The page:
This Is Where I Leave You Review

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When their father dies, the Altman kids are summoned home for a week to mourn his passing, a prospect that nobody relishes.


Shawn Levy has been a very successful director for some years — films like Cheaper By The Dozen, Real Steel and a couple of nights at the museum have made hundreds of millions of dollars — but more as a gun for hire than someone with an identifiable cinematic voice. He’s a man who gets the job done, a journeyman. With this low-key ensemble comedy he may have found the thing he’s really good at: people watching.

A common theme in Levy’s biggest hits has been fathers disappointing their children, but here he’s removed the father from the equation. We start with the news that a man has died, leaving behind a cuckolded stick-up-his-butt son (Jason Bateman), an unhappily married daughter (Tina Fey), another son with constant anger problems (Corey Stoll) and a very Adam Driver-ish youngest boy (Adam Driver), plus a wife with no boundaries and brand new boobs (Fonda). Against everyone’s will they’re required to sit Shiva for seven days, a Jewish tradition of mourning/house arrest, in which grief and grievances are poured out. The fact they are not Jewish is a cause for some collective bafflement.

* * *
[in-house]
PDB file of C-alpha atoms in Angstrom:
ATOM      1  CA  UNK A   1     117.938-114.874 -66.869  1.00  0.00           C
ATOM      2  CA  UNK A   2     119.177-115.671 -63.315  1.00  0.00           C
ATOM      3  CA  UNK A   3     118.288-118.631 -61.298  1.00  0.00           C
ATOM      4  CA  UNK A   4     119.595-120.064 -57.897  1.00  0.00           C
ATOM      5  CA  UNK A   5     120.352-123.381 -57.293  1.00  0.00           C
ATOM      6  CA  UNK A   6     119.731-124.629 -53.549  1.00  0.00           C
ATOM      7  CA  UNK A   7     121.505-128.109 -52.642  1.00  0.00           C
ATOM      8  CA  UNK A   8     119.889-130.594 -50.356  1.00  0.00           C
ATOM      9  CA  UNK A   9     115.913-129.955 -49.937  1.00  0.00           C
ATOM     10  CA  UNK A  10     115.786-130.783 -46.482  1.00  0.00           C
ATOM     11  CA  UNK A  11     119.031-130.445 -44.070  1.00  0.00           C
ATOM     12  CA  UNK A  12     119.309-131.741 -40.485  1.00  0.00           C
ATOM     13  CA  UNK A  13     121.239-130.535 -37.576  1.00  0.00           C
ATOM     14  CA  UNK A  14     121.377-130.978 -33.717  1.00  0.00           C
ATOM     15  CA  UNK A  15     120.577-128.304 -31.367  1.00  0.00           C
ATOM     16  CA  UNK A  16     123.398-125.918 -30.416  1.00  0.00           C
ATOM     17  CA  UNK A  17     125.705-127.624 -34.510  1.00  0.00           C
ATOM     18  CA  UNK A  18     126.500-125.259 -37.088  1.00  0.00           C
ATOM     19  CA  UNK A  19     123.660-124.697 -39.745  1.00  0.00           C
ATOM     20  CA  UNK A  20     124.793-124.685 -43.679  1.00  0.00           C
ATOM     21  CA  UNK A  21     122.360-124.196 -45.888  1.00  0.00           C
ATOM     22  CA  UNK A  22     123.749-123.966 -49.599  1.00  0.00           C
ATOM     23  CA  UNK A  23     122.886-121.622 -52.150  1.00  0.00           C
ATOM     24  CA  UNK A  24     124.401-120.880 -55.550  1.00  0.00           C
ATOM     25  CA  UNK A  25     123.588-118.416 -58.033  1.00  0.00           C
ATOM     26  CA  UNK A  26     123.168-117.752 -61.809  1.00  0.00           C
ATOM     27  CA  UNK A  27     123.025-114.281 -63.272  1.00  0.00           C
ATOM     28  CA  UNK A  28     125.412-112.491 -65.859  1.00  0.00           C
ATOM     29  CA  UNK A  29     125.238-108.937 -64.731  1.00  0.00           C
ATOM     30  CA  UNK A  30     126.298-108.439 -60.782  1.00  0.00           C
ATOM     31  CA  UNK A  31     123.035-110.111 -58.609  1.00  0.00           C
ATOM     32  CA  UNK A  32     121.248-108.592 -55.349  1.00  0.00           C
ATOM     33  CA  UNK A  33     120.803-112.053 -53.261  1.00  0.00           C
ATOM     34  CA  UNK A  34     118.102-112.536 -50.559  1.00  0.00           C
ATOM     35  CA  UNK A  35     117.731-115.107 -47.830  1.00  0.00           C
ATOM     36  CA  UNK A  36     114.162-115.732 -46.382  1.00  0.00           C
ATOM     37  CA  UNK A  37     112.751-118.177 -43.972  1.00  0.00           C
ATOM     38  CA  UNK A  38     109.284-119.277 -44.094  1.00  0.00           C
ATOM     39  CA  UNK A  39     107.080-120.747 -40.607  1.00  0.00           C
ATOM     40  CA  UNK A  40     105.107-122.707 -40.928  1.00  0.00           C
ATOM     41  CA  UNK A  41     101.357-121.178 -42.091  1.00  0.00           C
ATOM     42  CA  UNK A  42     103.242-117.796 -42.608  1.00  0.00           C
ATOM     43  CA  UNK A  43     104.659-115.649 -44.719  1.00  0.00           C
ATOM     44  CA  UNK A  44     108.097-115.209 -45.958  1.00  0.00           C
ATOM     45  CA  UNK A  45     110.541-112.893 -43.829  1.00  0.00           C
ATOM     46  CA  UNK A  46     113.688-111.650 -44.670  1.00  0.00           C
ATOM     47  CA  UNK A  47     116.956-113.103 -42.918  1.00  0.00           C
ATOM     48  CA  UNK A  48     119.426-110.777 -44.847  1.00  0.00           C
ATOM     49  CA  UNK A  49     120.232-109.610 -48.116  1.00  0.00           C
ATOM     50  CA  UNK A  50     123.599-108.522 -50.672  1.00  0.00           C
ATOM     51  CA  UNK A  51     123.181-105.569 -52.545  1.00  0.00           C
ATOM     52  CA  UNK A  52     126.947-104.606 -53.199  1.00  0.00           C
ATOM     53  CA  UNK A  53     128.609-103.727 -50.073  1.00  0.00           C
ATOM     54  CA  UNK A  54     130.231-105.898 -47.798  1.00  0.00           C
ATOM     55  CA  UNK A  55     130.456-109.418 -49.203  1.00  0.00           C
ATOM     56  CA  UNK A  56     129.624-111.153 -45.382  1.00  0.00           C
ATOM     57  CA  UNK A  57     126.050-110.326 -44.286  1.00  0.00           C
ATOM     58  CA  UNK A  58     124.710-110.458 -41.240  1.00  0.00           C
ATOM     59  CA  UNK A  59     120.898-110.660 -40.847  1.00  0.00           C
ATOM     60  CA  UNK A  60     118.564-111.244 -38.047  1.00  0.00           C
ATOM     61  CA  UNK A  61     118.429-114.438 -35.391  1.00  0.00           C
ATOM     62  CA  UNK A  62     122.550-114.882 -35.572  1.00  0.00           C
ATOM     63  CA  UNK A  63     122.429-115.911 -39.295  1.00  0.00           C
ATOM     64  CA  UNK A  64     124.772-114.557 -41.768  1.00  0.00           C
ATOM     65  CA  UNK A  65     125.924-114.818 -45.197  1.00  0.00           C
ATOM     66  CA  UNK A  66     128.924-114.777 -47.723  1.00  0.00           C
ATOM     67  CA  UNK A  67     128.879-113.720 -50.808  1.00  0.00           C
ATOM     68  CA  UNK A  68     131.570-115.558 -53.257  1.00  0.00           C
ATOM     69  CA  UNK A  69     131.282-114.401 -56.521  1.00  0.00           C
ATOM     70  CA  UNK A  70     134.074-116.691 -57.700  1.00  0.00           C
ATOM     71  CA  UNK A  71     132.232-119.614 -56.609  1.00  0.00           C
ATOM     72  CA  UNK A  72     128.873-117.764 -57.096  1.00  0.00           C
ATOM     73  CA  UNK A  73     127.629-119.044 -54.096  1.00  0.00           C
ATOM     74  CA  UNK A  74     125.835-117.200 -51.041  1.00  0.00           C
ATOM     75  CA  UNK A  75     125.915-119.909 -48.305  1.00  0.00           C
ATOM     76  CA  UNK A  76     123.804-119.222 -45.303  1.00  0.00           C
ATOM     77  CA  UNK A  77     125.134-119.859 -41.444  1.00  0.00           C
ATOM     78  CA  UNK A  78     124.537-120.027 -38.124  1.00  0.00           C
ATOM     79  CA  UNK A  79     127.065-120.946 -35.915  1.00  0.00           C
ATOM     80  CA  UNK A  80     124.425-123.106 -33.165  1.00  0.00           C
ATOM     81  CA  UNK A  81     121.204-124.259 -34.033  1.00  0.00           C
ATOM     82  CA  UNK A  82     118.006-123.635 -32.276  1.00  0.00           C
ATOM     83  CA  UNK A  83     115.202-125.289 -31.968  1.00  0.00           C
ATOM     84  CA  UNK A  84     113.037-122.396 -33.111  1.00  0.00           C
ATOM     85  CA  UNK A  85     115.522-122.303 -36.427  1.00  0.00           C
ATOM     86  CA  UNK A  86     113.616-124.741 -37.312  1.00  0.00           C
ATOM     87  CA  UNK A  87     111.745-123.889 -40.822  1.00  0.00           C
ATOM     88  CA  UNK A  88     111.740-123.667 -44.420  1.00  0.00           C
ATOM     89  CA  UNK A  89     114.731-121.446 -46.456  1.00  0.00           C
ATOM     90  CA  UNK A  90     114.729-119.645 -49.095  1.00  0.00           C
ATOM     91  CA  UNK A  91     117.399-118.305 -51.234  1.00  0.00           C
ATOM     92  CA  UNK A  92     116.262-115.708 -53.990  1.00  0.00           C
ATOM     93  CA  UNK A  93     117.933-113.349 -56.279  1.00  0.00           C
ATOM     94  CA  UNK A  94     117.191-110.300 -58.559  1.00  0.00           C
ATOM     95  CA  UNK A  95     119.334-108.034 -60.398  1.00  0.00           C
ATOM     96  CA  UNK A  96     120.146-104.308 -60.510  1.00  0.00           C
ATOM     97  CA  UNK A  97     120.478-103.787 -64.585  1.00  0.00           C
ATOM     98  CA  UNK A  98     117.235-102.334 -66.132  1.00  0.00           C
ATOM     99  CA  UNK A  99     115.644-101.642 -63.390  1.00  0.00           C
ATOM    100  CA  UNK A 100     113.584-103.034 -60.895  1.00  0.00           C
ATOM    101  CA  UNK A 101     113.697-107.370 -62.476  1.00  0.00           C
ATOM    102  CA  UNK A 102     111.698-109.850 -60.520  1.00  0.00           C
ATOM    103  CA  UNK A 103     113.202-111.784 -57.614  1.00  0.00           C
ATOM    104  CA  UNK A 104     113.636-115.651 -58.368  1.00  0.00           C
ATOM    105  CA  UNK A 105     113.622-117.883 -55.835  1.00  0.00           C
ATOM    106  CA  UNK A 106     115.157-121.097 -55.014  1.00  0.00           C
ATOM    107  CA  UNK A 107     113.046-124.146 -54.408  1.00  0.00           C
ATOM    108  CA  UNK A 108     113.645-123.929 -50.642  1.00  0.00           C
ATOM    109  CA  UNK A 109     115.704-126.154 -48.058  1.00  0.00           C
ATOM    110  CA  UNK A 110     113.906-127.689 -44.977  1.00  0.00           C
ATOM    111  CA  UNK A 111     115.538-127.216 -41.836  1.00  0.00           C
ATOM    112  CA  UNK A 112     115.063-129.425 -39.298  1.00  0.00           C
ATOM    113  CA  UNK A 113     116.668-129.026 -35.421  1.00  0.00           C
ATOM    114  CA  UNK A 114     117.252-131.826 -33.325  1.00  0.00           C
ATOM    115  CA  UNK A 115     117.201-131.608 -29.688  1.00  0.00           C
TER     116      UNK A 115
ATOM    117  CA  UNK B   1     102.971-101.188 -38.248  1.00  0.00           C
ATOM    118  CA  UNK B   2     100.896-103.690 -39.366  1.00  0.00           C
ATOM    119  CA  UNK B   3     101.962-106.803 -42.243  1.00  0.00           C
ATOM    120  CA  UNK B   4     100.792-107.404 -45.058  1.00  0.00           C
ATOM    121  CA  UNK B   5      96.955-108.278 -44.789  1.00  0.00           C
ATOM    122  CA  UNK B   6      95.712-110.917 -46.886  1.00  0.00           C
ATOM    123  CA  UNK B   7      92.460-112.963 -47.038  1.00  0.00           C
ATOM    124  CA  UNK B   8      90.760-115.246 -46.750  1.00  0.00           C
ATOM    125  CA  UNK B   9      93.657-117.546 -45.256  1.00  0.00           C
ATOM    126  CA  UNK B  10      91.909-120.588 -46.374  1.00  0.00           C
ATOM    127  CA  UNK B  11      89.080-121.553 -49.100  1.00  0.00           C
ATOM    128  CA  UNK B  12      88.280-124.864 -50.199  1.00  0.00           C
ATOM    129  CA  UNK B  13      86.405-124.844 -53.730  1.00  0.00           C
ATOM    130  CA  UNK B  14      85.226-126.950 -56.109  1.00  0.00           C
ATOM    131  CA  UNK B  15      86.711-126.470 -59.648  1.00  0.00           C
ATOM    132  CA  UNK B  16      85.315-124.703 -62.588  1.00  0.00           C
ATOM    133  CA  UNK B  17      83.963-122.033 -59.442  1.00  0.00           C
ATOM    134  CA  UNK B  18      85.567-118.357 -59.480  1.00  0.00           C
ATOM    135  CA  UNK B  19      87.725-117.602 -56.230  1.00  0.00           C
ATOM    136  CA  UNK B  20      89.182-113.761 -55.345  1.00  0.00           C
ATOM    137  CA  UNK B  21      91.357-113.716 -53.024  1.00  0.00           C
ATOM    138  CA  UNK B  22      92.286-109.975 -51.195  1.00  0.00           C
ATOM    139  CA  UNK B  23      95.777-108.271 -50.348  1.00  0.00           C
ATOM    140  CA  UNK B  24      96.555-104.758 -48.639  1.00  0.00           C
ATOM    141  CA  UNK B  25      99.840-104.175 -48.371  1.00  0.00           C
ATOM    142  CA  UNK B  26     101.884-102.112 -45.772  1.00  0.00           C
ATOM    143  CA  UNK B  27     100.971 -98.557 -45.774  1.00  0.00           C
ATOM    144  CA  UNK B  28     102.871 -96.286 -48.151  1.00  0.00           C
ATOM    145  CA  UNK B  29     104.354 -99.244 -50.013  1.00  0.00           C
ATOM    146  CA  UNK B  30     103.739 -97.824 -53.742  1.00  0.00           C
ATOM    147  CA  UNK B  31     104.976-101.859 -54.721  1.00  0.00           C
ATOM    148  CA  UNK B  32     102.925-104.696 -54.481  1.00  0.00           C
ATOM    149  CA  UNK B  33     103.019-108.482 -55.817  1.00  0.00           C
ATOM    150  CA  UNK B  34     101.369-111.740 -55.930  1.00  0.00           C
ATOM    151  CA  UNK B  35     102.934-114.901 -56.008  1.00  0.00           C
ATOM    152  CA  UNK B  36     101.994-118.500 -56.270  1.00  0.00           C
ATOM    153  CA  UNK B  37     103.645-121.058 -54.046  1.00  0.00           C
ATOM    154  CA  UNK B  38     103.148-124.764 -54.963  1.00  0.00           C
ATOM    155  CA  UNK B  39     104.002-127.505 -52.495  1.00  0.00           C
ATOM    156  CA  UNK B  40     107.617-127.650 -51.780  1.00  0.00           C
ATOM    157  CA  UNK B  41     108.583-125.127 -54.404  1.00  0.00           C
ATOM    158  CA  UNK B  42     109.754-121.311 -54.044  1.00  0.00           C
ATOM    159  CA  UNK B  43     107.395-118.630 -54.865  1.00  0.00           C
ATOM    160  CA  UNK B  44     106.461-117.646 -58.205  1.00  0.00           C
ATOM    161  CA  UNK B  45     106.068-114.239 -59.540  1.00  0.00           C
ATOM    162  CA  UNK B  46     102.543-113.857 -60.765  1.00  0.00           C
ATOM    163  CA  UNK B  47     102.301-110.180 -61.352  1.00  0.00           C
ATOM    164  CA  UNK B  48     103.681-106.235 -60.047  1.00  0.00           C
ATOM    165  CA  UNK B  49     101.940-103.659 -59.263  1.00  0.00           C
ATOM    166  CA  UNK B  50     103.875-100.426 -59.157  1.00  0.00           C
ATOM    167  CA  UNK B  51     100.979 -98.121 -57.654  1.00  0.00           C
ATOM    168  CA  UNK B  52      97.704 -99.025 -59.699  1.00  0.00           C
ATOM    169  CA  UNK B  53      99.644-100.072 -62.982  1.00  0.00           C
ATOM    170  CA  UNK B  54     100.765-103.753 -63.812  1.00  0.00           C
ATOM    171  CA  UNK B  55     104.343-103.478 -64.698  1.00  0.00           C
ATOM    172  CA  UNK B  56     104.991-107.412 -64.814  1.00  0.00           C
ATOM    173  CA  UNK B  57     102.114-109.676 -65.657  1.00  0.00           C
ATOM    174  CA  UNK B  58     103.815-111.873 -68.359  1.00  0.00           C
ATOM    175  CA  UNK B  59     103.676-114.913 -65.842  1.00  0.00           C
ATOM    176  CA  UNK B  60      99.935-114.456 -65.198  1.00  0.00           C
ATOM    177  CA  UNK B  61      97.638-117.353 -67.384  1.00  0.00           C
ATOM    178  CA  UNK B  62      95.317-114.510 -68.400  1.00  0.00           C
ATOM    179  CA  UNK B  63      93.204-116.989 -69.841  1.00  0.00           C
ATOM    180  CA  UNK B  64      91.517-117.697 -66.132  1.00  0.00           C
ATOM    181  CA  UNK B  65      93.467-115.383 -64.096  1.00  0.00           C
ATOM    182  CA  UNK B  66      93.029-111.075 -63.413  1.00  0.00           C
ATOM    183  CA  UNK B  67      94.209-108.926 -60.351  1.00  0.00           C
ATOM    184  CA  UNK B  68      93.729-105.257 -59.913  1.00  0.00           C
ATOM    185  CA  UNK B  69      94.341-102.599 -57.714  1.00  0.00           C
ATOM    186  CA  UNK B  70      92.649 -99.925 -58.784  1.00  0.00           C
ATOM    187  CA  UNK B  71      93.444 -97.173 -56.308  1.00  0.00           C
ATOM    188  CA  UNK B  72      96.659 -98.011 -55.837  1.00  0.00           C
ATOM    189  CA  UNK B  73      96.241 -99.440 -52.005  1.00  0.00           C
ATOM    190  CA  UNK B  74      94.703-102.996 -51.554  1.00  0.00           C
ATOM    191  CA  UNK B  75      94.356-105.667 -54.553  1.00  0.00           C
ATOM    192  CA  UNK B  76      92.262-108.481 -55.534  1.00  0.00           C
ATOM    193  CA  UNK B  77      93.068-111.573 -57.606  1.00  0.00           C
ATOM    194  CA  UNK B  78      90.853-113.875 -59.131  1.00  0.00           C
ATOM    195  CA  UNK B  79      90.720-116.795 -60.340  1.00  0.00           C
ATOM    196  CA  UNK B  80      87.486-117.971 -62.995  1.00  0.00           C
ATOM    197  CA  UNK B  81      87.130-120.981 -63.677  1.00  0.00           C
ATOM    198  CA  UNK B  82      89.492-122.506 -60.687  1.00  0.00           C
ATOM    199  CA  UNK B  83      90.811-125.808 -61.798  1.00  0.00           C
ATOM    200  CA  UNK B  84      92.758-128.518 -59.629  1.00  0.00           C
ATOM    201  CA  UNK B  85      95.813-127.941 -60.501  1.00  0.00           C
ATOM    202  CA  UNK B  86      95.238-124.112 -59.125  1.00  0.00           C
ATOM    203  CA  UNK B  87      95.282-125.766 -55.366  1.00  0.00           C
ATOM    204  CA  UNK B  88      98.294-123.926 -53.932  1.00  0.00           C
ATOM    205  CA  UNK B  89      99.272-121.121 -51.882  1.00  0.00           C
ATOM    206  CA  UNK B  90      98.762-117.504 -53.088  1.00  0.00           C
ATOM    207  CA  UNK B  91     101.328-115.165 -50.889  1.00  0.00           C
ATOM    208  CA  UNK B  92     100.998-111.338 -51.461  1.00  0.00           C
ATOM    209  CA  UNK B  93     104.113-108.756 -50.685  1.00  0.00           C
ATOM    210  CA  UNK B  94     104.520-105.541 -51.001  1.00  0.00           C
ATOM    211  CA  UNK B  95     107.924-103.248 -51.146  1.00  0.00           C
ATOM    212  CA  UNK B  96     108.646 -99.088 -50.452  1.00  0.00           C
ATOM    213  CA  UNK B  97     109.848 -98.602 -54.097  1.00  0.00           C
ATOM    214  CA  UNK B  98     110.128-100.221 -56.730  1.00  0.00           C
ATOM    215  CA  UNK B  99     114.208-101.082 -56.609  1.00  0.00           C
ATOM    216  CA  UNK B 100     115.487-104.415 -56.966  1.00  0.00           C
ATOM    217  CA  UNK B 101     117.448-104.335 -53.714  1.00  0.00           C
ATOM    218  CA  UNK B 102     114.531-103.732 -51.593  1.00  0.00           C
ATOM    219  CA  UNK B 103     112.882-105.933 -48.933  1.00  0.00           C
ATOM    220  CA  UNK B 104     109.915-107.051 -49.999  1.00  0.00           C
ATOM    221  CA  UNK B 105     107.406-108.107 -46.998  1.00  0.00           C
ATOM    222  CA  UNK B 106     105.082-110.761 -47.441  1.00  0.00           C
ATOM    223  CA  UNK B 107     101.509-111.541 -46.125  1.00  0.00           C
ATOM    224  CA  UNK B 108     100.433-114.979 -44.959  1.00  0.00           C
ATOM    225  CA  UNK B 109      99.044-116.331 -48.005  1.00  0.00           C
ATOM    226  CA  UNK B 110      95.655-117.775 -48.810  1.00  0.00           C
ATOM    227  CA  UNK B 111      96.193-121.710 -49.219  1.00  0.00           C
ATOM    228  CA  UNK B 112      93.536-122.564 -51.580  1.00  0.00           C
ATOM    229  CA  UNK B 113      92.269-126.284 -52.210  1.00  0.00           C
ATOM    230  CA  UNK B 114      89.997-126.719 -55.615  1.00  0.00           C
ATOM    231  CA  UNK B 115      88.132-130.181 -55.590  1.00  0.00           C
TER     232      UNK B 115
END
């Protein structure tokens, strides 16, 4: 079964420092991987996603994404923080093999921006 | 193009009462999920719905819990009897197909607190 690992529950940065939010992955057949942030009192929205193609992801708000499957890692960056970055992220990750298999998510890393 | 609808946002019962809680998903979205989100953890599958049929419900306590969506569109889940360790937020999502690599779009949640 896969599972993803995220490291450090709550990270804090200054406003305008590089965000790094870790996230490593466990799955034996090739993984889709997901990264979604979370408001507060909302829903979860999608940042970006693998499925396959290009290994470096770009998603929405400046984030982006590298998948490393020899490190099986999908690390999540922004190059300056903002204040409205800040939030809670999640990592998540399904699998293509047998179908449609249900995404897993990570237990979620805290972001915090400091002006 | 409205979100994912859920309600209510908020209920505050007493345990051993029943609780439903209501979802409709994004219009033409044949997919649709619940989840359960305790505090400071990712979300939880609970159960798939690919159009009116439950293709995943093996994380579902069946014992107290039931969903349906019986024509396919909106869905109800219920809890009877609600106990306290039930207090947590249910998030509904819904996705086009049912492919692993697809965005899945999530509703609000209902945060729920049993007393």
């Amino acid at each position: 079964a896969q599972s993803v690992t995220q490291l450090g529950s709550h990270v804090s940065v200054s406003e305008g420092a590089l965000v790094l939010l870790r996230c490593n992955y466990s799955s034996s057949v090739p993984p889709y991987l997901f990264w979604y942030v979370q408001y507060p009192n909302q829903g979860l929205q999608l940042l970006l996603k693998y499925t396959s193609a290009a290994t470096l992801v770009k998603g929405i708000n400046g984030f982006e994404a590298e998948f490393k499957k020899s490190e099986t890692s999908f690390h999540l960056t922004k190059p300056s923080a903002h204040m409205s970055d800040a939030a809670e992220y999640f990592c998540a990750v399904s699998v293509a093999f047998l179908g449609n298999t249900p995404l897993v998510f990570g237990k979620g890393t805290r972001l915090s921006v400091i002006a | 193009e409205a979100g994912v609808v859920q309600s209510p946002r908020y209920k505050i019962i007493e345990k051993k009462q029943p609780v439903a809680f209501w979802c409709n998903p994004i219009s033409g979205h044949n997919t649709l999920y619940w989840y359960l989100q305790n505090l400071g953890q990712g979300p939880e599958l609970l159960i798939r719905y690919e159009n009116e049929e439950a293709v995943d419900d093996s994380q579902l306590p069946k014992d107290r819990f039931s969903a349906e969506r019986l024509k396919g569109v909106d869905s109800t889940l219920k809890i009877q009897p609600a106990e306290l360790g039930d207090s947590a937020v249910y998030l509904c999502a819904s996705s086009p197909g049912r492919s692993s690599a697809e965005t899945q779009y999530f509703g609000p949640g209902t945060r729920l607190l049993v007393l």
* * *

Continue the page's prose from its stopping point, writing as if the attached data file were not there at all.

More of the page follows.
This is a cast who could be entertaining with any material, or with no material, and they don’t disappoint. Fonda has a ripsnorting time being inappropriate at anyone who steps into her sights, Fey leans into a more aggressive role than she’s usually given, and Bateman demonstrates once more that he has the best disappointed face in the business. And the material they have is good. Adapting his own novel, Jonathan Tropper has precisely hit the nature of sibling relationships, that strange way in which someone you shared a home and a childhood with can be both the person who knows you better than anyone in the world and a total stranger. It’s less strong on the family’s various romances, which strive for complications without finding much complexity.

On paper this has a lot of stories, but it’s not plot-heavy. It’s about what happens when you take the top off bottled-up emotions. It’s small and true and funny. Levy should do more of this.

A dream cast are on good form in a film that makes you want to call your siblings, but very glad you don’t live with them.